Despite its relative youth, the story of the Streamsong Resort is already well known throughout golfing circles. The resort was conceived and developed by The Mosaic Company, America’s largest producer of phosphate fertilizer, as a means of reclaiming a mine site in central Florida for the purposes of recreation. That site is set in a somewhat secluded corner of Polk County many miles from the coastline but with an abundance of the precise ingredients necessary for great golf, sand and undulation.
Aside from the fact that sandy, undulating sites in Florida are rare, what’s most unique about Streamsong are the processes of design as well as the process of reclamation. The area where both Blue and Red Courses were built was comprised, mostly, of a series of dune ridges created by mining spoil many decades earlier. These ridges, as well as the land between, are essentially pure sand, left on the ground once the phosphate had been dug out and removed. As mining pits evolved over years to appear as naturally forming lakes and ponds, so too were the dunes naturalized by father time. Native ground vegetation sprung up to stabilize the structures and ultimately help persuade the developer of their suitability for links golf.
Once a decision was made by management to reclaim the area for recreation and erect a golf resort on the site, the design decision became crucial. For a sandy, linkslike site to compete with a Bandon Dunes on the West Coast or the many great offerings in Scotland, Ireland and England, the golf would need to be world-class. Enter Tom Doak and Bill Coore, the most acclaimed course designers of the modern era. Doak and Coore have several courses in close proximity around the world but had never worked together on a routing before this project. Interestingly, the Blue and Red courses were named for the color pens used to delineate holes on their collaborative layout plan.
Once the routings were finalized, Doak chose to design the Blue layout and Coore the Red, in part because the opening sequence of holes occupied land that had not yet been reclaimed from the mining operations. He had more flexibility, therefore, to craft, or at least suggest, how some of his landforms were created. Doak’s Blue Course land, by contrast, was more established and his holes set mostly through the interior of the property.
As much as the subtle stylistic differences between the two minimalist designers, what separates the courses at Streamsong are the landforms. Coore’s Red Course features a more attractive set of sand dunes and more abrupt elevation changes around the periphery. Doak’s course approaches a couple of large dunes but generally has softer external shapes and a more intimate routing, with holes doubling back more frequently into communal green and tee areas. His opening tee is placed atop the tallest dune on the property, from where you can see most of the 36 holes as well as the principal spoil lake and clubhouse. It’s an exciting view, if somewhat taxing start to the round.
While Doak’s Blue Course mostly occupies the interior of the Streamsong property, like the Red Course it is essentially arranged in two uneven loops. The first six holes play out and back toward the principal dune and the remaining 12 are largely set in a ring around the outside of that opening stretch. The Blue Course’s most memorable hole is certainly the par three 7th, which follows an excellent short par four played toward the giant dune ridge upon which the elevated 1st tee is set. The anticipation of playing the 7th is heightened by the clear view you get from around the clubhouse and 1st tee areas. The hole doesn’t disappoint, the beauty of the dune amphitheatre setting matched by striking bunkers cut into the vegetation and by Doak’s elegant putting contours.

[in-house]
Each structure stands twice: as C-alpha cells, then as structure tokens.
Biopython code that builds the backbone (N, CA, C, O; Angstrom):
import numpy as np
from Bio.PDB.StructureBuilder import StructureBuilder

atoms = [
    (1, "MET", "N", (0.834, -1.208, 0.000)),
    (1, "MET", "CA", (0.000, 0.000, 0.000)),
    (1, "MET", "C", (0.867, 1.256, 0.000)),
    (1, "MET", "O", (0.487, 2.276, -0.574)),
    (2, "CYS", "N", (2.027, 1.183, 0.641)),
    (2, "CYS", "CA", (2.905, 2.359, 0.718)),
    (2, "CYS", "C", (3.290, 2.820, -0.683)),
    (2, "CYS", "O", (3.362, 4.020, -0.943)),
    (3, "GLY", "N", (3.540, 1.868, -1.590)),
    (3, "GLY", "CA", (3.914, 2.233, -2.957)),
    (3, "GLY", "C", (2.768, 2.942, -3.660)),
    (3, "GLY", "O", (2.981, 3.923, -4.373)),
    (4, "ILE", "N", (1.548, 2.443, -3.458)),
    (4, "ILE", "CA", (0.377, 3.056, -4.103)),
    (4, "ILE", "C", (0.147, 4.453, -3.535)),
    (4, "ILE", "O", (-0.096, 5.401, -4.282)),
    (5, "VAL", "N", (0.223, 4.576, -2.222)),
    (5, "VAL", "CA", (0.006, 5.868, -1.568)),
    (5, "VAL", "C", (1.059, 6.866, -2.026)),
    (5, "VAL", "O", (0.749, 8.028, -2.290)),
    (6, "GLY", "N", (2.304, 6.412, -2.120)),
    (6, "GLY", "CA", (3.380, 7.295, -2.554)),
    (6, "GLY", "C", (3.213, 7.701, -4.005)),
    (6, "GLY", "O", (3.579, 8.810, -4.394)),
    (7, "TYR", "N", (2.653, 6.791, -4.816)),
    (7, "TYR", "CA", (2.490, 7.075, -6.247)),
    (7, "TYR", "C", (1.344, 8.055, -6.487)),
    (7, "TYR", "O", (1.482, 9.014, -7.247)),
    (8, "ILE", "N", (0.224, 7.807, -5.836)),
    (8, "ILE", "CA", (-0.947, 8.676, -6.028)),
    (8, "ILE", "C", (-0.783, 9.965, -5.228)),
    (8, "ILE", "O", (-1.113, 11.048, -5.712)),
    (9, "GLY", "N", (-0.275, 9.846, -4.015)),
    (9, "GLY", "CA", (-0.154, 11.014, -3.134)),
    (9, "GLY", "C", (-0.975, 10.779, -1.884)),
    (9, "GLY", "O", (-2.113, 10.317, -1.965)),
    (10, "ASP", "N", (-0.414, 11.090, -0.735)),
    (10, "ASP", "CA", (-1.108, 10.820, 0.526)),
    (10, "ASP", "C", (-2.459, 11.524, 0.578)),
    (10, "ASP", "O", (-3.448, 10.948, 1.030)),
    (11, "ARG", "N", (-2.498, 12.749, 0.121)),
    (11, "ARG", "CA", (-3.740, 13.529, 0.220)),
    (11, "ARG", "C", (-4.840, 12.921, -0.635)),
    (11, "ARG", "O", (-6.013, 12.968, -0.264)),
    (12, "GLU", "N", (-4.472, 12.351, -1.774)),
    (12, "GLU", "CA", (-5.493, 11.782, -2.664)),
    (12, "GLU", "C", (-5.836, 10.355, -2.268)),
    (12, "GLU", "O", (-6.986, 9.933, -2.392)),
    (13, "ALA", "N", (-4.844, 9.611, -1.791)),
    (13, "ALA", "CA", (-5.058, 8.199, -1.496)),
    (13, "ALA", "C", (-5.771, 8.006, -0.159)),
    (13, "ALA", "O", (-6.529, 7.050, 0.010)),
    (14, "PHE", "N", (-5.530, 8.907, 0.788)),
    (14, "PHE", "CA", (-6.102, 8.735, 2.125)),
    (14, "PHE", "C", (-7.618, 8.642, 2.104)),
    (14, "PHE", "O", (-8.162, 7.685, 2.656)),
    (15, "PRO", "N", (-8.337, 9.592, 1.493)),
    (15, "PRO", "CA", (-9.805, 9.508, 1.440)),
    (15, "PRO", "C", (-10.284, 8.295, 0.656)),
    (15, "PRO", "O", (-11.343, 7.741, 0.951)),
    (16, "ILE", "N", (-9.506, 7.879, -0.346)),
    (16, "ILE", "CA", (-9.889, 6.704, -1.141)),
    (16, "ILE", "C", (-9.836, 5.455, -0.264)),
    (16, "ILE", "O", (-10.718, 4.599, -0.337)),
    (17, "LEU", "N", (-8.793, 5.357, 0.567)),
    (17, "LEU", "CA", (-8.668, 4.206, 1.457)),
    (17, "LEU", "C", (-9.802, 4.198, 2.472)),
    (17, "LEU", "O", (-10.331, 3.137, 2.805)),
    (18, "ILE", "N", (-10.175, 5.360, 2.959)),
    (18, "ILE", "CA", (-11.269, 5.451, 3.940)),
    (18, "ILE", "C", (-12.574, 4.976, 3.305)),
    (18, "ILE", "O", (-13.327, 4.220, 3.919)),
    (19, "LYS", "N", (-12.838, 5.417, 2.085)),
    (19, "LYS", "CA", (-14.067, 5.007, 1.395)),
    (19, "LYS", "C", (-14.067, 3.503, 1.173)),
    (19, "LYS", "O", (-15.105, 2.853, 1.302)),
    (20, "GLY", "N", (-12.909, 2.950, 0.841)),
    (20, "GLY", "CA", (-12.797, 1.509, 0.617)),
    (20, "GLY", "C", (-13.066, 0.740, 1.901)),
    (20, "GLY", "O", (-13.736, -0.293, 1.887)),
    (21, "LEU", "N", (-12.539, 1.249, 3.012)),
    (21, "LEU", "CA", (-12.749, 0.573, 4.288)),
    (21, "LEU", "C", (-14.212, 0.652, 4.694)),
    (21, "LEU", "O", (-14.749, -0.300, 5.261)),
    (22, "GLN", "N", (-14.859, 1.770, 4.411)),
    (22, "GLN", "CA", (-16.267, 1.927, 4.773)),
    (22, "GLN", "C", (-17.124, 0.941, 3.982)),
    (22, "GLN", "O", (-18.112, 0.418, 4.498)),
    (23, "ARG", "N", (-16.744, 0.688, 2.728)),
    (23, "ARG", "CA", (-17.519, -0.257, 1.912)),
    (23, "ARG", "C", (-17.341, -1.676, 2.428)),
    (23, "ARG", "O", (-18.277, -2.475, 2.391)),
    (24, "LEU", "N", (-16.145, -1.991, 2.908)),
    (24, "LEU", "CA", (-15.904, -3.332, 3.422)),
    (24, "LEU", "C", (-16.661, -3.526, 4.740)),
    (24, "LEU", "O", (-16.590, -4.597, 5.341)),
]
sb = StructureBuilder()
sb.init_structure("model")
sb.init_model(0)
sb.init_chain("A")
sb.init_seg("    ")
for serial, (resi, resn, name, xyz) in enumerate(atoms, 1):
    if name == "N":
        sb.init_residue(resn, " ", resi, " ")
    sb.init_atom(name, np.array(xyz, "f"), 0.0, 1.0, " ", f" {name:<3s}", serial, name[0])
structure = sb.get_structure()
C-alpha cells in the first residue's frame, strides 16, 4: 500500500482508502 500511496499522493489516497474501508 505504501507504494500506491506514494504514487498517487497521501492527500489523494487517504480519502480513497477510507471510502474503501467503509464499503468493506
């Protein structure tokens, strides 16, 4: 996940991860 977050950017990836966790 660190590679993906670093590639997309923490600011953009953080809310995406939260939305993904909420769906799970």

Streamsong Blue is far from a one-hole wonder, but in some ways the 7th sucks oxygen away from other holes in the general area. The next few are certainly all solid, though unlikely to linger as long in the memory bank or dominate post-round analysis of the course. Controversial greens like the 9th, 11th and 14th may feature in discussions, but aside from the 7th most of the standout areas here are found early or late in the round.
Our favorites include the rippled 3rd fairway, the terrific approach across a bunkered ridge into the 4th green and the blind-over-a-bump second shot into the par four 15th hole. The sunken front section of the excellent par five 17th green is also very cool. As is Doak’s rising and falling par four finishing hole, one of his best closers and played toward a shallow dell green protected by some clever bunkering short of the putting surface. Best through the middle section is the short par four 13th hole, a less severe version of the famous 6th at Pacific Dunes, and the well bunkered 12th with its attractive tiered target. The crested drive on the par five 9th is another highlight.
Given the design pedigree and proximity of the two courses at Streamsong, comparisons between them were always inevitable. Golfers will have their own preferences and our sense is that those who prefer the Blue are unlikely to dislike the Red, whereas some of the those who lean toward Red are probably not fond at all of the Blue. This is likely due to the more aggressively contoured greens on Doak’s course, and the fact that some of the severe target areas are quite small and seemingly set to repel, rather than accept, the approaching ball. There is also no doubt that the Red Course occupies more attractive terrain.
Regardless of your take, both Red and Blue are full of great ground undulations and the sort of exciting, strategic linkslike fairways and greens that have come to symbolize Coore and Doak’s respective design careers. The fact that two high-quality courses like this sit side by side makes Streamsong unique in America, and the ideal place for those looking at a short-to-medium term golf getaway.